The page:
Israeli actor Lior Raz captivated his audience at the Joseph and Florence Mandel Jewish Day School with stories of his work as an undercover agent for the Israel Defense Forces and of creating the hit television series “Fauda” Aug. 29.

Raz made an appearance to celebrate the Beachwood school’s 50th anniversary at an event that opened with VIP’s lined up to be photographed with him and closed with Lisa Cynamon Mayers interviewing him talk-show style.

Jerry Isaak-Shapiro, head of school of Mandel JDS, thanked many people as he took the podium prior to Raz's speech, including founders Peter and Aliki Rzepka and Bobby Goldberg, who were honorary event chairs, past presidents of the school, supporters and staff.

"This is a school where we unabashedly say that one of our core values is tzionut, Zionism," Isaak-Shapiro said. "Zionism addresses Israel education on an affective level. We try to instill and celebrate a personal relationship with the land and the state and the people of Israel while not shying away from its complexities in age-appropriate ways.

"It’d be hard to find an artistic vehicle that addresses Israel as accurately – even lovingly – while certainly not avoiding its complexities more than 'Fauda,'" he said. "In that light, I couldn’t think of a better person to kick off our year than our speaker tonight Lior Raz.”

Scott Simon, event co-chair, spoke of his love for the school in his introduction.

"As we walk down the hall through the commons and towards the classroom, I hear the most beautiful sound you could ever imagine: laughter," he said. "Kids running to their classrooms. Kids yelling out my kids’ names. Kids yelling out my name. That was my experience for years in this incredible, incredible building.

"For those of us who had children who went here, we know that the people who they are today is due in large part to what happened within these four walls," he said, sharing his pride in his two Mandel JDS alums, a daughter and a son.

"They’re smart, they’re compassionate, they’re openhearted, and they’re the thing that Mandel promised me as a parent when they started: They’re mensches. That’s what they are,” he said.

Raz showed appreciation for Mandel JDS as well.

“For me it’s a great honor to be here,” he told the audience of 400. “I hear the community is united.”

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Israeli actor Lior Raz, who created the internationally renowned Israeli political thriller “Fauda,” speaks at the Joseph and Florence Mandel Jewish Day School in Beachwood Aug. 29.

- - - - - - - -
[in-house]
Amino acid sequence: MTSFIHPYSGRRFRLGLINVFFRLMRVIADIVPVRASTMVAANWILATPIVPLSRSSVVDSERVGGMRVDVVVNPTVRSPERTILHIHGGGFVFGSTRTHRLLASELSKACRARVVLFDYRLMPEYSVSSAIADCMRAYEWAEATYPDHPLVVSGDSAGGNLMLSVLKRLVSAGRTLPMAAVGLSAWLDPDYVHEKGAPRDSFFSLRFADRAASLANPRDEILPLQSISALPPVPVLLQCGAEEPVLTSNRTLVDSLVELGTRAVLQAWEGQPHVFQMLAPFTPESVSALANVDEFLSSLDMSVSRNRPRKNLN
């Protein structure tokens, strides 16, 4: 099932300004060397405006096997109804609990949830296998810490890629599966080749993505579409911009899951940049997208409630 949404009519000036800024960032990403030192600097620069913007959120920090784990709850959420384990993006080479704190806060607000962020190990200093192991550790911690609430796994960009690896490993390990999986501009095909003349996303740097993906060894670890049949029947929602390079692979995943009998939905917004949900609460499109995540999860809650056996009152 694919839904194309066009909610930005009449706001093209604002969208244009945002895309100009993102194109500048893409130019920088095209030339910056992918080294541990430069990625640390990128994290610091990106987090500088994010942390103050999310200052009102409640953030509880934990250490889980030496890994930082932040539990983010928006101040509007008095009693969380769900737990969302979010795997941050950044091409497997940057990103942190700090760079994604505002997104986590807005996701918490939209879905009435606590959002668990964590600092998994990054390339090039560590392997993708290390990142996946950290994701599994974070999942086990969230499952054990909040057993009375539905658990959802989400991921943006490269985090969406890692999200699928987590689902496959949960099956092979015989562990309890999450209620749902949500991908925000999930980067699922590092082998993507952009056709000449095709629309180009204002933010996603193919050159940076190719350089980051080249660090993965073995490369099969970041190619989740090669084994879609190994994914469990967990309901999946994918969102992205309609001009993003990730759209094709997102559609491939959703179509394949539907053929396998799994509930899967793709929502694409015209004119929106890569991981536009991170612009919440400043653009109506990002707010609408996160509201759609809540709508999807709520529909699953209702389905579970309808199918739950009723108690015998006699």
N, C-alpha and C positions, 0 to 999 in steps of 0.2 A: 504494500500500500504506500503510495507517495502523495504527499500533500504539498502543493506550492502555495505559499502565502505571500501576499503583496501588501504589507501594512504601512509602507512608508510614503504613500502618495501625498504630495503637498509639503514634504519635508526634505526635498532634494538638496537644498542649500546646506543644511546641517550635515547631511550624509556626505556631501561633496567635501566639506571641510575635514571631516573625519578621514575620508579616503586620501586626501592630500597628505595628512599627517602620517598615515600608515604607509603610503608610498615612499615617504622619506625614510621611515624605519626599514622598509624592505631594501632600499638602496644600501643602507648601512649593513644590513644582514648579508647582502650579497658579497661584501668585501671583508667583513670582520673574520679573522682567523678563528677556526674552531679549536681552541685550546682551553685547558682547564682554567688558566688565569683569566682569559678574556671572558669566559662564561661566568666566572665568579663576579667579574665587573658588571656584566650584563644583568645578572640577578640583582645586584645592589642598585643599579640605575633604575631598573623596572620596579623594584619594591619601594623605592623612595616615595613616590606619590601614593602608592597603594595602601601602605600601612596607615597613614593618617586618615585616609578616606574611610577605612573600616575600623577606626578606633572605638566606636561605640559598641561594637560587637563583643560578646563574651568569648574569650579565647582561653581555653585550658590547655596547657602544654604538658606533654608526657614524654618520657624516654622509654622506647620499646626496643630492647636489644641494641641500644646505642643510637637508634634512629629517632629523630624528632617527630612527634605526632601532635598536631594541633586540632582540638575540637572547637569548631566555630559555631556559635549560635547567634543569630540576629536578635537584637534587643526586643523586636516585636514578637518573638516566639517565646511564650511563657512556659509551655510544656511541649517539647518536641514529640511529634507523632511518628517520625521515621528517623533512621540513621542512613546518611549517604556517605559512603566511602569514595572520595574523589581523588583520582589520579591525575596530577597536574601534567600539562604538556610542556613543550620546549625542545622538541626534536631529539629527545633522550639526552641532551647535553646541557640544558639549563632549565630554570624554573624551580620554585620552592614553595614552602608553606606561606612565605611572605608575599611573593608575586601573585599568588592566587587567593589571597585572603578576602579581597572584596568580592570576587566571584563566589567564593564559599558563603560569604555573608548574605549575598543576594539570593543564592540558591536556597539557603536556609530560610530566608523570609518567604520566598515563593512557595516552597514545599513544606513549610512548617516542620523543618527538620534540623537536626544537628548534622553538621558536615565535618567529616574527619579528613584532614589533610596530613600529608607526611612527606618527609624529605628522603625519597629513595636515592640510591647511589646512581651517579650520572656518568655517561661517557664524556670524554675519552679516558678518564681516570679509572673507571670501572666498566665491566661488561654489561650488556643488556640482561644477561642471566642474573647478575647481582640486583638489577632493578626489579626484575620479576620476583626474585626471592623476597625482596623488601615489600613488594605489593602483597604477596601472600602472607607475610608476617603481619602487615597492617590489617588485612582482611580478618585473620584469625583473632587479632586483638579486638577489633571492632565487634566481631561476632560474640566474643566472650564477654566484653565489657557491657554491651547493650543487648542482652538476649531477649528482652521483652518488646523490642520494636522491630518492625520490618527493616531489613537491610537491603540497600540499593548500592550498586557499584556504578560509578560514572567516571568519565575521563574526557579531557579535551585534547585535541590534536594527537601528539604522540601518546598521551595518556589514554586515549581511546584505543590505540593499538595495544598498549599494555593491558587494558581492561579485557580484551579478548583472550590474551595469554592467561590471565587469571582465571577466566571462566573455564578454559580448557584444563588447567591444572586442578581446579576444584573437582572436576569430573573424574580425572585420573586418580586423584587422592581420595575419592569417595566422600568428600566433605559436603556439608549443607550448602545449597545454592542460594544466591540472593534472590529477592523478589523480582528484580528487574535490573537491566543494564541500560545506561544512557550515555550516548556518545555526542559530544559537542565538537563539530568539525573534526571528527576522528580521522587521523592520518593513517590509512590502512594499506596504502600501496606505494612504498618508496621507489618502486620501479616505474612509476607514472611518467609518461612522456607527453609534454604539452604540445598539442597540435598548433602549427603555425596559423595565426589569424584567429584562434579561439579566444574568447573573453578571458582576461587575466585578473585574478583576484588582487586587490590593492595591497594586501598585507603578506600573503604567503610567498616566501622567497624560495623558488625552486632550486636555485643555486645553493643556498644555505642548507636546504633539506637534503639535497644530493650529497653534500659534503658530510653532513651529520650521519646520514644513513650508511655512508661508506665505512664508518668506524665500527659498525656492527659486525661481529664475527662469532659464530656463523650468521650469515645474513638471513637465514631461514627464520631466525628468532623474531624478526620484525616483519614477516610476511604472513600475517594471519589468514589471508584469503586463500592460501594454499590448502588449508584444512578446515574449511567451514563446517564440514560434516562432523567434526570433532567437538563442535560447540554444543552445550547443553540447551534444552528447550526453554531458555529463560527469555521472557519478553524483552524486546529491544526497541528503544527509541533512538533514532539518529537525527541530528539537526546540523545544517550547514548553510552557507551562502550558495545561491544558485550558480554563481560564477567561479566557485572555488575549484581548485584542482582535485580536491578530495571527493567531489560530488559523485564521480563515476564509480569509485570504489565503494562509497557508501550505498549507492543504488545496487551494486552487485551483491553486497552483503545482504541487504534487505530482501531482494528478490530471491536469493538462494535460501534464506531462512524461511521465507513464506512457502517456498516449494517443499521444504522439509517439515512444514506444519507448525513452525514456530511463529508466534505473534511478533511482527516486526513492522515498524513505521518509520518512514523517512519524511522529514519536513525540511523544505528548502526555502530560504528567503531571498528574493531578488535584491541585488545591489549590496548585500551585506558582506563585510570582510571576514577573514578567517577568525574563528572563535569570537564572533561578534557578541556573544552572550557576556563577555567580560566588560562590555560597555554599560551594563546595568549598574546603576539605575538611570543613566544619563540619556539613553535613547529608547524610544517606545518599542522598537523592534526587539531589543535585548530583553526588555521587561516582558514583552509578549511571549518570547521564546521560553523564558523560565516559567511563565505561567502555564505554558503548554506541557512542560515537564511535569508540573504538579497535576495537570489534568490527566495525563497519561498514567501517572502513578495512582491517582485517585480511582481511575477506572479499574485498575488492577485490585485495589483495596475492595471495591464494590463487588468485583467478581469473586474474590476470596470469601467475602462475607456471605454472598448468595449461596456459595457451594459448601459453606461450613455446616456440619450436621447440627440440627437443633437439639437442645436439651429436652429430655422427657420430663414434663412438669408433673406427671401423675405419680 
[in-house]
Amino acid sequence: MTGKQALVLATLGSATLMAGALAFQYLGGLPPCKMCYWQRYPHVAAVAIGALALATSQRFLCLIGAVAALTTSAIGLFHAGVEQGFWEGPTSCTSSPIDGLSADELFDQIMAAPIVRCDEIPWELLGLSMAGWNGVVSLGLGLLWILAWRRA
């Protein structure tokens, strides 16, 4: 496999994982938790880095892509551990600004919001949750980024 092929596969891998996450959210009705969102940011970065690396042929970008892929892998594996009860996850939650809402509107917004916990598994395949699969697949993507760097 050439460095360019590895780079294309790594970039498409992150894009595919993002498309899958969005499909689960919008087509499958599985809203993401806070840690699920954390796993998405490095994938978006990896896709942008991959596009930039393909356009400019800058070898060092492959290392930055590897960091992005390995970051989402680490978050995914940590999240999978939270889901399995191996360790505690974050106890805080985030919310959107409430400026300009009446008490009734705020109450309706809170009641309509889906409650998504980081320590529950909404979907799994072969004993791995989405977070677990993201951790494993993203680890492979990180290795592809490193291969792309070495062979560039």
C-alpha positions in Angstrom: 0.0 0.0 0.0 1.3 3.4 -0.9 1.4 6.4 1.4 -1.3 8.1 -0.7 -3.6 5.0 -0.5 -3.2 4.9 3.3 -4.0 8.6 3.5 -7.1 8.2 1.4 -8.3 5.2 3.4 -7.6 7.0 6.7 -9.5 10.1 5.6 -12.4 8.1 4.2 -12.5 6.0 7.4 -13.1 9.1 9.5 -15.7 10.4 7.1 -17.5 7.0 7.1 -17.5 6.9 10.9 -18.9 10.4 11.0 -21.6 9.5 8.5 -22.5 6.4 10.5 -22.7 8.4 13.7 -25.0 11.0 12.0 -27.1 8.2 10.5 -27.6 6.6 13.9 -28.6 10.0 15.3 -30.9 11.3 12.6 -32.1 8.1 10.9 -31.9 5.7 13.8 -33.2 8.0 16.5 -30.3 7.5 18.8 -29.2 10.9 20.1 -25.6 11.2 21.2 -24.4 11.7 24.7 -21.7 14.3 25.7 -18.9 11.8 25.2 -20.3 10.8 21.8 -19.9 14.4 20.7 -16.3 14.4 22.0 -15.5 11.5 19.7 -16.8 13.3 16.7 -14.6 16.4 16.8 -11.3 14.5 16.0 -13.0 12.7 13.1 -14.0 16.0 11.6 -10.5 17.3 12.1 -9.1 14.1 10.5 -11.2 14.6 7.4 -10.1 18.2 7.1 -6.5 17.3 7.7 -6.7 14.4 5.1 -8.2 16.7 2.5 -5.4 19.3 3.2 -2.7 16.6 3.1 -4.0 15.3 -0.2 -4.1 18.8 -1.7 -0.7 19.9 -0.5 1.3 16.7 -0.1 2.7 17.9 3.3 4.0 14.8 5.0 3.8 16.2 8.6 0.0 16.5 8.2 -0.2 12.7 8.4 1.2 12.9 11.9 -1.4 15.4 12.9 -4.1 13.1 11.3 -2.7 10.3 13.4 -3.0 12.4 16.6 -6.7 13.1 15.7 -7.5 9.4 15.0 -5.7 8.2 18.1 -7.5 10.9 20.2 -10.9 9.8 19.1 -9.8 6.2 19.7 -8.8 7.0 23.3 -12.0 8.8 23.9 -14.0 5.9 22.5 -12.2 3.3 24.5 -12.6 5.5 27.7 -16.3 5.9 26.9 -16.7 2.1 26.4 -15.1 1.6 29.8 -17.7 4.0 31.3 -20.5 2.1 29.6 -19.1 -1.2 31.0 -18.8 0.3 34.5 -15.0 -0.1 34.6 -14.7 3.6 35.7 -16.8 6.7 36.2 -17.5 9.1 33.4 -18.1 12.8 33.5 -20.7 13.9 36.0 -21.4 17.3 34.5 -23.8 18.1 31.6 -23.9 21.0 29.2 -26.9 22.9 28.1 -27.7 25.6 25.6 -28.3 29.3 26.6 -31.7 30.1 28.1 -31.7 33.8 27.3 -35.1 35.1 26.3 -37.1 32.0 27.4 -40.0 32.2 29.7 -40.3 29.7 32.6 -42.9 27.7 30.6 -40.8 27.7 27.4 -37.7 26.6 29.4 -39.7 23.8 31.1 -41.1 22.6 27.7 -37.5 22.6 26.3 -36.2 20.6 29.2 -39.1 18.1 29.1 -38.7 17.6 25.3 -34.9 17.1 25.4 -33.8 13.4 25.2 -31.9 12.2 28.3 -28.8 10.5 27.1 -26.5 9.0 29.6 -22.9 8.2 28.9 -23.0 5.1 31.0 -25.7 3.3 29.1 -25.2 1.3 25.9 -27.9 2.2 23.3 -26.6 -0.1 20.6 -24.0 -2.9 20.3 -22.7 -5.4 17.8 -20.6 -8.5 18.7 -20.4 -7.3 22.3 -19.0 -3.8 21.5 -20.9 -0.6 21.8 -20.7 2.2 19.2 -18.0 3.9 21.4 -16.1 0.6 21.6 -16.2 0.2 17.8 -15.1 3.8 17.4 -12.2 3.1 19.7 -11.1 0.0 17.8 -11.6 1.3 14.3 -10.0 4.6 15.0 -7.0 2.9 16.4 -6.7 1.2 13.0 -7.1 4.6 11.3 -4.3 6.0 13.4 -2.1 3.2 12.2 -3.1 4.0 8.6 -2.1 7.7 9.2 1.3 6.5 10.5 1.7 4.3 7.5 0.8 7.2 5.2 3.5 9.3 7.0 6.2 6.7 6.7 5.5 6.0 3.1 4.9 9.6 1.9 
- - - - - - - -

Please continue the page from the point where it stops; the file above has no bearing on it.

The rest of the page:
Born in Jerusalem, Raz, 47, spoke about his diagnosis of post-traumatic stress disorder. He said he asked to change places with his therapist so he could face the door. 

"Part of how I dealt with my PTSD, I did crazy stuff," he said, including going to the West Bank alone.

It was there that he met up with journalist Avi Issacharoff. 

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Lior Raz projected an image of himself as an Israel Defense Forces soldier. | CJN Photo / Jane Kaufman

Creating ‘Fauda’

The two men are from the same neighborhood and served in the same unit of the Israeli army They began to talk.

“I want to write something about the undercover unit, I don’t know what: a book, a movie, a TV show – about the price they are paying for the action, the mental price that they are paying for their action,” Raz recalled saying to Issacharoff.  “Until I met Avi, I didn’t remember anything that I did in the Army – anything. It was like a black hole in my heart, in my soul.” 

The two first took their screenplays for "Fauda" to Israel’s television stations and were rejected by all except Yes, a small satellite channel, where the women in the room said it was a "man’s show" but agreed to produce it. 

“It became like a big sensation, crazy sensation,” Raz recalled. “I couldn’t walk on the streets after one day of when the show went out.”

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Lior Raz converses with Lisa Cynamon Mayers. | CJN Photo / Jane Kaufman

Importance of Arabic

Raz rolled the opening credits for the Israeli version of the show, which list the cast’s names in Hebrew and Arabic. 

“For me the Arab language, Arabic, is super important, super, super important,” he said. “I think that in order to understand our enemies, we have to know them much better. In order not to fight with them, we have to honor them. In order to honor them, we have to learn their language because Arab people in Israel know Hebrew. ”